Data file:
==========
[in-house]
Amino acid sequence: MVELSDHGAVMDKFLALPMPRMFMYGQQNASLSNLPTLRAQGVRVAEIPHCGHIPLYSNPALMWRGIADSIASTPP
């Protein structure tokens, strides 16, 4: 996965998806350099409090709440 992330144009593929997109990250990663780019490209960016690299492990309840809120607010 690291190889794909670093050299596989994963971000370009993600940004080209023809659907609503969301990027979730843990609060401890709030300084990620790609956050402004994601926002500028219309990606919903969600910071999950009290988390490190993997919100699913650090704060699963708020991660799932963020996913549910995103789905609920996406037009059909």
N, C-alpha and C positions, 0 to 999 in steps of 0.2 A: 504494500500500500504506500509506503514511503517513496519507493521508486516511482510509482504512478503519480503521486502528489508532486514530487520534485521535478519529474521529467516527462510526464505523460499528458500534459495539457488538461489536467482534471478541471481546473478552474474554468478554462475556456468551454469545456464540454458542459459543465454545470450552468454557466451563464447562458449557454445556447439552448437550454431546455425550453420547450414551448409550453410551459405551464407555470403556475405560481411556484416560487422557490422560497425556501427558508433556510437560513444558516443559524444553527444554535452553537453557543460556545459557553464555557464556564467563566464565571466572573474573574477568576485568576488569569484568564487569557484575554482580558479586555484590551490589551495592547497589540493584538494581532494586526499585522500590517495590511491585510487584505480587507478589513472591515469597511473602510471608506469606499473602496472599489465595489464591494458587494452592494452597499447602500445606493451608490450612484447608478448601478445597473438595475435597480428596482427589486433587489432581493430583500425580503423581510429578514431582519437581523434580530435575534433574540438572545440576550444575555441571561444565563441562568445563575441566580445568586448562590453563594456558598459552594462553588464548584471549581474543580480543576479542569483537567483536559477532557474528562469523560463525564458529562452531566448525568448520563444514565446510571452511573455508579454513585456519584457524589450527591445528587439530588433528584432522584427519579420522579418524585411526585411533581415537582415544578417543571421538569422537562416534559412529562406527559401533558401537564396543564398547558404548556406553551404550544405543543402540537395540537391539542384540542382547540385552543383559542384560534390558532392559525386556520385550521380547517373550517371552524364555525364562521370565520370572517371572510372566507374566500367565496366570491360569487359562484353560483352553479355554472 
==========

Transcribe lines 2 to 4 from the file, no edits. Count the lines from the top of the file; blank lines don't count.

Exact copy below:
Amino acid sequence: MVELSDHGAVMDKFLALPMPRMFMYGQQNASLSNLPTLRAQGVRVAEIPHCGHIPLYSNPALMWRGIADSIASTPP
């Protein structure tokens, strides 16, 4: 996965998806350099409090709440 992330144009593929997109990250990663780019490209960016690299492990309840809120607010 690291190889794909670093050299596989994963971000370009993600940004080209023809659907609503969301990027979730843990609060401890709030300084990620790609956050402004994601926002500028219309990606919903969600910071999950009290988390490190993997919100699913650090704060699963708020991660799932963020996913549910995103789905609920996406037009059909």
N, C-alpha and C positions, 0 to 999 in steps of 0.2 A: 504494500500500500504506500509506503514511503517513496519507493521508486516511482510509482504512478503519480503521486502528489508532486514530487520534485521535478519529474521529467516527462510526464505523460499528458500534459495539457488538461489536467482534471478541471481546473478552474474554468478554462475556456468551454469545456464540454458542459459543465454545470450552468454557466451563464447562458449557454445556447439552448437550454431546455425550453420547450414551448409550453410551459405551464407555470403556475405560481411556484416560487422557490422560497425556501427558508433556510437560513444558516443559524444553527444554535452553537453557543460556545459557553464555557464556564467563566464565571466572573474573574477568576485568576488569569484568564487569557484575554482580558479586555484590551490589551495592547497589540493584538494581532494586526499585522500590517495590511491585510487584505480587507478589513472591515469597511473602510471608506469606499473602496472599489465595489464591494458587494452592494452597499447602500445606493451608490450612484447608478448601478445597473438595475435597480428596482427589486433587489432581493430583500425580503423581510429578514431582519437581523434580530435575534433574540438572545440576550444575555441571561444565563441562568445563575441566580445568586448562590453563594456558598459552594462553588464548584471549581474543580480543576479542569483537567483536559477532557474528562469523560463525564458529562452531566448525568448520563444514565446510571452511573455508579454513585456519584457524589450527591445528587439530588433528584432522584427519579420522579418524585411526585411533581415537582415544578417543571421538569422537562416534559412529562406527559401533558401537564396543564398547558404548556406553551404550544405543543402540537395540537391539542384540542382547540385552543383559542384560534390558532392559525386556520385550521380547517373550517371552524364555525364562521370565520370572517371572510372566507374566500367565496366570491360569487359562484353560483352553479355554472 